Interest in young online video viewers often obscures any discussion of older streamers. That is a mistake as boomers use online video 60% as much as younger people. AT&T lost another 600K pay TV subscribers in Q1. Higher vMVPD prices don’t seem to have changed the trend away from pay TV.
Chapter 1: Boomers use online video more than you think (1:00)
Nielsen data shows that boomers use online video about 60% as much as millennials. YouTube is a favorite video source for all age groups. New Google data shows what boomers are doing on the social video site.
Chapter 2: Boomers still watch a lot of TV (8:00)
Older Americans still watch twice as much regular TV as 18-34-year-olds. However, advertising to them in the digital domain could be a better strategy as the targeting of individual viewers comes built into the platform.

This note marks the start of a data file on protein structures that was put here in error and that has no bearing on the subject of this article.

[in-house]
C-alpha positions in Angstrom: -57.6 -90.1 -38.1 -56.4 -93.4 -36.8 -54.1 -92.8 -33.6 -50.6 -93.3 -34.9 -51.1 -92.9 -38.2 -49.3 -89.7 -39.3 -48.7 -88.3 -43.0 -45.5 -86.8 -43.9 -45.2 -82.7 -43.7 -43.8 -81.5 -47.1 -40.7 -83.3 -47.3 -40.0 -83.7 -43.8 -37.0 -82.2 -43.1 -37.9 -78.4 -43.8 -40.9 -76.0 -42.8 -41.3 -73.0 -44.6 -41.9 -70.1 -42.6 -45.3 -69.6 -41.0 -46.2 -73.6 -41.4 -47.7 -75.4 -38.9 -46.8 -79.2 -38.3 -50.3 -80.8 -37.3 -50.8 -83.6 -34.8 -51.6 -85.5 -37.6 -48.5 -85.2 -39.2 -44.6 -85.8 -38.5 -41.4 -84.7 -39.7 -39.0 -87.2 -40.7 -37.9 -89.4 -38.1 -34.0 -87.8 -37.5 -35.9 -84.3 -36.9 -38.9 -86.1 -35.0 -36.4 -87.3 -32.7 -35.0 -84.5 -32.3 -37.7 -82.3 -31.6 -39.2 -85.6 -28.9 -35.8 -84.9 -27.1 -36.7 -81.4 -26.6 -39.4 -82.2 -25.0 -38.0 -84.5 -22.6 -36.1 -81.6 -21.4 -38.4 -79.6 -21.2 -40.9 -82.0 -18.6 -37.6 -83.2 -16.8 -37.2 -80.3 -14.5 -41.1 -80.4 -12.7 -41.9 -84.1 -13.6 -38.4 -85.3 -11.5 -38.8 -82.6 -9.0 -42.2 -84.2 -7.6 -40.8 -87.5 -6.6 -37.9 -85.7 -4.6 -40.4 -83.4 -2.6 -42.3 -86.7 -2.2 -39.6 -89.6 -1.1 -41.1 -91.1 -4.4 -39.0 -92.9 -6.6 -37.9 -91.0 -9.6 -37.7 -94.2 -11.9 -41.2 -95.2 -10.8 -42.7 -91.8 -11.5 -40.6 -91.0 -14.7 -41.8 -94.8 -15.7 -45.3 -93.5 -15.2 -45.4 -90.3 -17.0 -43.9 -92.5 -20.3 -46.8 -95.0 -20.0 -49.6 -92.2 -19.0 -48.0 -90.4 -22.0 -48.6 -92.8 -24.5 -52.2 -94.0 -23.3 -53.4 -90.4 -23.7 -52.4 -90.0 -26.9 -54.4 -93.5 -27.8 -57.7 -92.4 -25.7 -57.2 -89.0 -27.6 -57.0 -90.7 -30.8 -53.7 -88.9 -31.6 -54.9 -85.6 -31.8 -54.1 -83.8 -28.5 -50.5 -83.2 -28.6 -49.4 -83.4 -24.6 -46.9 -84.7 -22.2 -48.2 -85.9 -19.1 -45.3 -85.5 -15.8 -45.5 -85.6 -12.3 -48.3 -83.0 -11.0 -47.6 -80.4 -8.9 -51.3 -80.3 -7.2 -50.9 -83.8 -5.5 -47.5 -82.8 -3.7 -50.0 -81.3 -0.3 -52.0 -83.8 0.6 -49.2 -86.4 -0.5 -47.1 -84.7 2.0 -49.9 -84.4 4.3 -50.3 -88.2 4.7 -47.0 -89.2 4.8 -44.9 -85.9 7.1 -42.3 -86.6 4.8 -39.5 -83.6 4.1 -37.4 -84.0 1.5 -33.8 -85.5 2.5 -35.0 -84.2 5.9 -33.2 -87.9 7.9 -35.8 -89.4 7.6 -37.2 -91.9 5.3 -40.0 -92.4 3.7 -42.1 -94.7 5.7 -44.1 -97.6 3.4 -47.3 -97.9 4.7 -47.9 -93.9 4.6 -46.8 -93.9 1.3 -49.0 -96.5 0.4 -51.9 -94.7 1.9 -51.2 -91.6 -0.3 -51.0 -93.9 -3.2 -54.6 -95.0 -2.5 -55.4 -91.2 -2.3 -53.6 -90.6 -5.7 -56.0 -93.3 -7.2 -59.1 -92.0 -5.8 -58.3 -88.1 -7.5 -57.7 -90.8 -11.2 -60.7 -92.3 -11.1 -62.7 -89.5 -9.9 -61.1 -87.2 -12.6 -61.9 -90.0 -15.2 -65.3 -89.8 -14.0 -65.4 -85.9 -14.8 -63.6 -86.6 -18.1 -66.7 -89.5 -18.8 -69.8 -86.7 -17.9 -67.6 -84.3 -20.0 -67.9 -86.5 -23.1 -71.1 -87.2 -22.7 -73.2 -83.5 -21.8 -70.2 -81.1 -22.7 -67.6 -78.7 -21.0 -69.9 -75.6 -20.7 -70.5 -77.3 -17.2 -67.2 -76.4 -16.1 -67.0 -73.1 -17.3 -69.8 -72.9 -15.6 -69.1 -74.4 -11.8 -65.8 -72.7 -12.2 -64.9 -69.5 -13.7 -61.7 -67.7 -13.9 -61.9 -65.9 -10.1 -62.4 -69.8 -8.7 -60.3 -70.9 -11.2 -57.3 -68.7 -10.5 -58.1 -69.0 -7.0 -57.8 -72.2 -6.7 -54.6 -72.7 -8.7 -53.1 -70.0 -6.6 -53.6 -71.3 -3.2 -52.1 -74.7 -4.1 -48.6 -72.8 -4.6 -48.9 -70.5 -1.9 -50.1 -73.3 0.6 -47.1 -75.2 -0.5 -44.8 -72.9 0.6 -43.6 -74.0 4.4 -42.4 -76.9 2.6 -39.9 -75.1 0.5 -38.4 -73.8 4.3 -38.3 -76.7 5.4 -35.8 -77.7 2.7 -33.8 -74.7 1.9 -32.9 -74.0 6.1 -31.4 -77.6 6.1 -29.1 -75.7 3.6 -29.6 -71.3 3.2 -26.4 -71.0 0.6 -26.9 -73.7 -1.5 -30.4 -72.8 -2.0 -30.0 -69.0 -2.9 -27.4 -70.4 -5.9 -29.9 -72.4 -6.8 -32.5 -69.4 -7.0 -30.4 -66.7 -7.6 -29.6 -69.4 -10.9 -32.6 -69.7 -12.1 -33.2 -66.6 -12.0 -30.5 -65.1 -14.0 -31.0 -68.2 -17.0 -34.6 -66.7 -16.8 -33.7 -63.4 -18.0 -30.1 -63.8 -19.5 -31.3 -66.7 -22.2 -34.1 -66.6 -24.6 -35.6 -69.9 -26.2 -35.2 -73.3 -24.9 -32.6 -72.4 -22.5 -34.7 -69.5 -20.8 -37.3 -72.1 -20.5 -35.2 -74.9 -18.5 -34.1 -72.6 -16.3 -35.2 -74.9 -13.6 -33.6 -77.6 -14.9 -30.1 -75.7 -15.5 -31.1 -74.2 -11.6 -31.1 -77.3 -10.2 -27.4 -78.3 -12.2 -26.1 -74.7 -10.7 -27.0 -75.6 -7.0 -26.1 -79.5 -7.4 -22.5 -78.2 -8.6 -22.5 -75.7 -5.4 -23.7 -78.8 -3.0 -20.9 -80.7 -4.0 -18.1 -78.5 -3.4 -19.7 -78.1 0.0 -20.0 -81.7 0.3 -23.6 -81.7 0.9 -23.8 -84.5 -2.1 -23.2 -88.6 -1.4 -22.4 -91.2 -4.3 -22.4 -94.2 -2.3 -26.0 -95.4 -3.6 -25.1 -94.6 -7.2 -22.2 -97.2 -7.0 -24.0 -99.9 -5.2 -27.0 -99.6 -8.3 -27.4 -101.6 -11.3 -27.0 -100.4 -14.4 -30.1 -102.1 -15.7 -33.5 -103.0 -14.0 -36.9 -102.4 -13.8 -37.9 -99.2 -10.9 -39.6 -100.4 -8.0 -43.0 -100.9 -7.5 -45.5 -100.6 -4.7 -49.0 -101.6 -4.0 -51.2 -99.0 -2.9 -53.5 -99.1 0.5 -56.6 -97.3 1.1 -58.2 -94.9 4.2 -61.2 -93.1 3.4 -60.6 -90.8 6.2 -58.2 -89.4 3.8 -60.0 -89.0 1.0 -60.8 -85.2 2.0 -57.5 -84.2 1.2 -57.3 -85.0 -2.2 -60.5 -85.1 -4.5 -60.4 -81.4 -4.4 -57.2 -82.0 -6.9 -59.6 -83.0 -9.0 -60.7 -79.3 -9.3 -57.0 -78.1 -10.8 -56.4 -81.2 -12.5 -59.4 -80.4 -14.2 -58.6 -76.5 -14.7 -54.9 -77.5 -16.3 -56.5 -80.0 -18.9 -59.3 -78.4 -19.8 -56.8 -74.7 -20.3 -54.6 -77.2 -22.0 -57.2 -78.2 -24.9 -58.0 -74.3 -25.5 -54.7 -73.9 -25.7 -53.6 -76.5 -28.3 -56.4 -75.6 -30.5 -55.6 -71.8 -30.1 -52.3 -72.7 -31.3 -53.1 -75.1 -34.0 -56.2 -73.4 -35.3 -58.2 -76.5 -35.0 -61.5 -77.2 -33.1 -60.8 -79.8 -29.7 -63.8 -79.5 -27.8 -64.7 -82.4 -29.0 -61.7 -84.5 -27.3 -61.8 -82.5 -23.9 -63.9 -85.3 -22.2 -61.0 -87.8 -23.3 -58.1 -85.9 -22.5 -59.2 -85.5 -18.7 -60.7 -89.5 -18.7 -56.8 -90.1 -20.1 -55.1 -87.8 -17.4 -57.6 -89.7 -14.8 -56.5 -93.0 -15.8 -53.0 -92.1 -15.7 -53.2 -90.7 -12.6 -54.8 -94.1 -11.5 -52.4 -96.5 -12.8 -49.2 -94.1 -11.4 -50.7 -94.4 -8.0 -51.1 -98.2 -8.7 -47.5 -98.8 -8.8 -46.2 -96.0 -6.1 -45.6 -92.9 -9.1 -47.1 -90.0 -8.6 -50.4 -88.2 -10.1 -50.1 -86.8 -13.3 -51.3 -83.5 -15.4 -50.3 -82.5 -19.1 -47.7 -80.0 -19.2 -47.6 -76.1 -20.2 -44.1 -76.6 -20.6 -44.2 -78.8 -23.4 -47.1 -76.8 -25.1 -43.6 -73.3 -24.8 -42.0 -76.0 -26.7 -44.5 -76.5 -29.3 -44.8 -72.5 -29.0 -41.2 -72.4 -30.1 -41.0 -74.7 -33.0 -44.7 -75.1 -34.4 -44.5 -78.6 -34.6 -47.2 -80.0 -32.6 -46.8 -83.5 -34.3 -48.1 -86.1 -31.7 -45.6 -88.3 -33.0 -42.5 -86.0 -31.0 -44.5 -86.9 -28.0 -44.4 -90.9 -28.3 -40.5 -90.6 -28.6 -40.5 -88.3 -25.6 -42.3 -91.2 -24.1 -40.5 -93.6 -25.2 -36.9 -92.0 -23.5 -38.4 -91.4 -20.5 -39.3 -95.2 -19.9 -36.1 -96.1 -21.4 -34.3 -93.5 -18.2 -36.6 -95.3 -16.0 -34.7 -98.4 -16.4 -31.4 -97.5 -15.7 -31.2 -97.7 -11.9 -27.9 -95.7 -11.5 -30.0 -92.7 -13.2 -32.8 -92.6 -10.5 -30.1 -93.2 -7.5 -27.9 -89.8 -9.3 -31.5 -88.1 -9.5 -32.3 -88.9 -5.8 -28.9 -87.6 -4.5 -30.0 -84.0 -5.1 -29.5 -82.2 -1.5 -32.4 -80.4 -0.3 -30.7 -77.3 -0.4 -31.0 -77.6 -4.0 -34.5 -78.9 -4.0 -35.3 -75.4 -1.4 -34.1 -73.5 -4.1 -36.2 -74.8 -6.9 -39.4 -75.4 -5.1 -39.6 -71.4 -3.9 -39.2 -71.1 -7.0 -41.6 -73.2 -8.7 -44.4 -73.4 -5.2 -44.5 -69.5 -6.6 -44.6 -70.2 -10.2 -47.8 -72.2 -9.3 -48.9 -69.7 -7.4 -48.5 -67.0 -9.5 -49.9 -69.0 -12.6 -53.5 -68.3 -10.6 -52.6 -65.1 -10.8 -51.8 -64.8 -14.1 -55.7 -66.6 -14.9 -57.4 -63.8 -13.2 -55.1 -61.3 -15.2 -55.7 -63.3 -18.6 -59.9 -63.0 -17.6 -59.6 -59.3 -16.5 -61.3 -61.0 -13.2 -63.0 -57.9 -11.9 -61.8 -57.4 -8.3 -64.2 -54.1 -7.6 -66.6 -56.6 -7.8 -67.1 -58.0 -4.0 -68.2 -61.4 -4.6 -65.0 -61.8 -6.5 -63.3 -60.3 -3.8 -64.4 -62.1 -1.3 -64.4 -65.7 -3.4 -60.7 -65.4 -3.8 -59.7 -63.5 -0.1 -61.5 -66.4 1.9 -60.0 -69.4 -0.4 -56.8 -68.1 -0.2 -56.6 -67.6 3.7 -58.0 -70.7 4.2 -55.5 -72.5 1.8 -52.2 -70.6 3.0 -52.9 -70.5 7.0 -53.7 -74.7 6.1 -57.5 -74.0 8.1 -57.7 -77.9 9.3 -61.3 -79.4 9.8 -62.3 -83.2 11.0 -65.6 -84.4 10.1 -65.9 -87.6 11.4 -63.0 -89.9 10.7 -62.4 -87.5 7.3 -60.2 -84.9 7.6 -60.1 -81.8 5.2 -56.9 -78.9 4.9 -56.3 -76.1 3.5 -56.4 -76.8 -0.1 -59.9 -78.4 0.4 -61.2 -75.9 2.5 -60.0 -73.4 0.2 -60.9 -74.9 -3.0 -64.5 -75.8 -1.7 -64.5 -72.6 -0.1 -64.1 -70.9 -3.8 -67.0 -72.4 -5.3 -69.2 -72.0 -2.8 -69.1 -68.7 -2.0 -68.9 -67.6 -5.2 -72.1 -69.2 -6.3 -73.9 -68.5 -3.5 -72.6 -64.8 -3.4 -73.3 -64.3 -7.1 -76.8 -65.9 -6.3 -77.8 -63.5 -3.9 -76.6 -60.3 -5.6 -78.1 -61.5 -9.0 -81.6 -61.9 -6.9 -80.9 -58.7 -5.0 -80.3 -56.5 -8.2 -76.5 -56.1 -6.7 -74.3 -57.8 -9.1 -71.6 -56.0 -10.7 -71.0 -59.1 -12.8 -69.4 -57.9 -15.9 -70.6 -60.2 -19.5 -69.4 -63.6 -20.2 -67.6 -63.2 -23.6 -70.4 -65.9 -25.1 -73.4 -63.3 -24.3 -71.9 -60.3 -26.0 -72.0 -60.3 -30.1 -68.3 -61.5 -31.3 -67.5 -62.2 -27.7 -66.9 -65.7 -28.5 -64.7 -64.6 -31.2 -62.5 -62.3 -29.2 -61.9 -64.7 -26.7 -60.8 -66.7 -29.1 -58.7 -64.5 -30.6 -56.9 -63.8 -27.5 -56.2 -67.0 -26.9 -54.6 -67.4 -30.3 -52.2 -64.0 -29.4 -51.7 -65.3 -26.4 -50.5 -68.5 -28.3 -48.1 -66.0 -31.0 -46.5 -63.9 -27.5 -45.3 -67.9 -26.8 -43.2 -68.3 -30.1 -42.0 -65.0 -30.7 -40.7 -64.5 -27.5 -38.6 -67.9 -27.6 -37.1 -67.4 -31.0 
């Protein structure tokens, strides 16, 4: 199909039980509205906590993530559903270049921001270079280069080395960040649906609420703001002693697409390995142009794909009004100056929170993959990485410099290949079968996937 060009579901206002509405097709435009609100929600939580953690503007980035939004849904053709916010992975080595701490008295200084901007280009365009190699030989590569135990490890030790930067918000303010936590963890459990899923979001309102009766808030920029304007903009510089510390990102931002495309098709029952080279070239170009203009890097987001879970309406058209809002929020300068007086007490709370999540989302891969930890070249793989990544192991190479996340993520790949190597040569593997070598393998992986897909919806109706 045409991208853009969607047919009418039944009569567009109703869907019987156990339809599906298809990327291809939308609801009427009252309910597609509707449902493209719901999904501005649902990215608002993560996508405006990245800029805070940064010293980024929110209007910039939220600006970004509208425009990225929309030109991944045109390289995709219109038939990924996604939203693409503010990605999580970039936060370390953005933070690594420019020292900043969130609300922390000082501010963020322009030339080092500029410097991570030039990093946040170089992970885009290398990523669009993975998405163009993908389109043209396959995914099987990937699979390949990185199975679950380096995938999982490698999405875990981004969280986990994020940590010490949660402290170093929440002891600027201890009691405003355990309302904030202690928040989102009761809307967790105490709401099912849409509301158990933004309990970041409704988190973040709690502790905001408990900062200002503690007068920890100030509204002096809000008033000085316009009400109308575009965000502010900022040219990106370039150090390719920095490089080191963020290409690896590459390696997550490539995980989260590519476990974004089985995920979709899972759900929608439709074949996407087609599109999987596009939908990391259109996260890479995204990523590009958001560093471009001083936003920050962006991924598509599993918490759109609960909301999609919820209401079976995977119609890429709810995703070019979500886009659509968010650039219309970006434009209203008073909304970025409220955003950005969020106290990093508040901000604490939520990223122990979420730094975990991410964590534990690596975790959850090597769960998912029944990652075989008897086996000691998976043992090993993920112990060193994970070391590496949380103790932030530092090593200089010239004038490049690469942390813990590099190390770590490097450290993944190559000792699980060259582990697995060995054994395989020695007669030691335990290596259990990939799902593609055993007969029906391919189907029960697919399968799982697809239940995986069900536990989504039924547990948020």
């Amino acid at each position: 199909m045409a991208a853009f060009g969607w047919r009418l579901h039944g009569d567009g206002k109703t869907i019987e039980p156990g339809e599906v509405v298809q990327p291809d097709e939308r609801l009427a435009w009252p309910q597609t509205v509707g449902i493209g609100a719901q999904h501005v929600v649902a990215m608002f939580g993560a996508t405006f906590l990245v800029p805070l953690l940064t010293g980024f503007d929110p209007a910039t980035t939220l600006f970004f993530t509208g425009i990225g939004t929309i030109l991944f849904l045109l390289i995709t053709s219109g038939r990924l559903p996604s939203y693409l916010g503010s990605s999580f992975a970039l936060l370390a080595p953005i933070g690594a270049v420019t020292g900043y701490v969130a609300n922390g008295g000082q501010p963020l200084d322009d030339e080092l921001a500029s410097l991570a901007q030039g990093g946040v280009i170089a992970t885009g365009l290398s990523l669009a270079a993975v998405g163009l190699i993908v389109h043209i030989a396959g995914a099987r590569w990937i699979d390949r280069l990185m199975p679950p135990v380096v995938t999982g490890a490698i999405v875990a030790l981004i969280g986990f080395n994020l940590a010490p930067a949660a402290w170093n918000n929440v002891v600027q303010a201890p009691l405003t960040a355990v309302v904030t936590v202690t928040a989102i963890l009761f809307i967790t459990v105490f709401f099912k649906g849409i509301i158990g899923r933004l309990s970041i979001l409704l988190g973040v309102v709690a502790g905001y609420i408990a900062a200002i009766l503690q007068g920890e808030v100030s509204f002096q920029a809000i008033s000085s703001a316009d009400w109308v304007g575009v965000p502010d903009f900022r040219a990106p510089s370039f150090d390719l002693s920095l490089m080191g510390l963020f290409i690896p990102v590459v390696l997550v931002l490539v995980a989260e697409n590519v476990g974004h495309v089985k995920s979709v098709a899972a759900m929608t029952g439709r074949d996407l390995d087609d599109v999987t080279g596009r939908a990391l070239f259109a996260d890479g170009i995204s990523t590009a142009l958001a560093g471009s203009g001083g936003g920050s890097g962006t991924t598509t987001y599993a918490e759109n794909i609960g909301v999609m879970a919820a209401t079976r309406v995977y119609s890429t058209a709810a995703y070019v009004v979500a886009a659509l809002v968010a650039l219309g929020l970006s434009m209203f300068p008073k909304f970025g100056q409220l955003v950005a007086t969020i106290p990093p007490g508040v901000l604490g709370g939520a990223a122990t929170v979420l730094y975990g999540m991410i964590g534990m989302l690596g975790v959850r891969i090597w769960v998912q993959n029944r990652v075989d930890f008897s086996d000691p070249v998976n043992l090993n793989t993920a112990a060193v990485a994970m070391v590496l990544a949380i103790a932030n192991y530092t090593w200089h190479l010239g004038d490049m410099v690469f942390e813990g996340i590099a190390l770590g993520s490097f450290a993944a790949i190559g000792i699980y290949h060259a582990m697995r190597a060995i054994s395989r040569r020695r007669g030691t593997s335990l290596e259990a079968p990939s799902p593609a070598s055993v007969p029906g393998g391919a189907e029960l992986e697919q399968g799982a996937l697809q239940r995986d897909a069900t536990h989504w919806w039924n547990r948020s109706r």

Chapter 3: Connected TV usage (11:20)
Time spent watching is far higher through a connected TV than the smartphone and tablet. Both Boomers and 18-34s are spending a significant amount of time with the platform every day.
Chapter 4: AT&T Q1 2019 video results are not pretty (13:30)
AT&T announced Q1 2019 results. The company lost 544,000 traditional pay TV subscribers and also lost 84,000 more DirecTV Now customers.
Chapter 5: Are increasing vMVPD costs slowing cord-cutting? (17:40)
DirectTV Now and all the other major vMVPD providers have recently increased the price of their subscriptions significantly. I thought this might slow cord-cutting as people hesitate to leave satellite if vMVPDs are getting more expensive. The price increases don’t seem to have impacted cord-cutting at all.
BTW In some of this discussion, I should probably have been saying “cord-shifting,” not cord-cutting. Moving from a cable, satellite, or telcoTV provider to broadband is shifting how pay TV is obtained, not eliminating it. However, there is plenty of evidence that many people leave traditional pay TV and do not sign up for a vMVPD. I estimate there are 8M vMVPD subscribers. However, traditional operators have lost 11M subscribers since 2014. Add to that; the US has added another 6 million homes since 2014. So, pay TV is missing at least 14M subscribers it ordinarily would have had absent cord-cutting.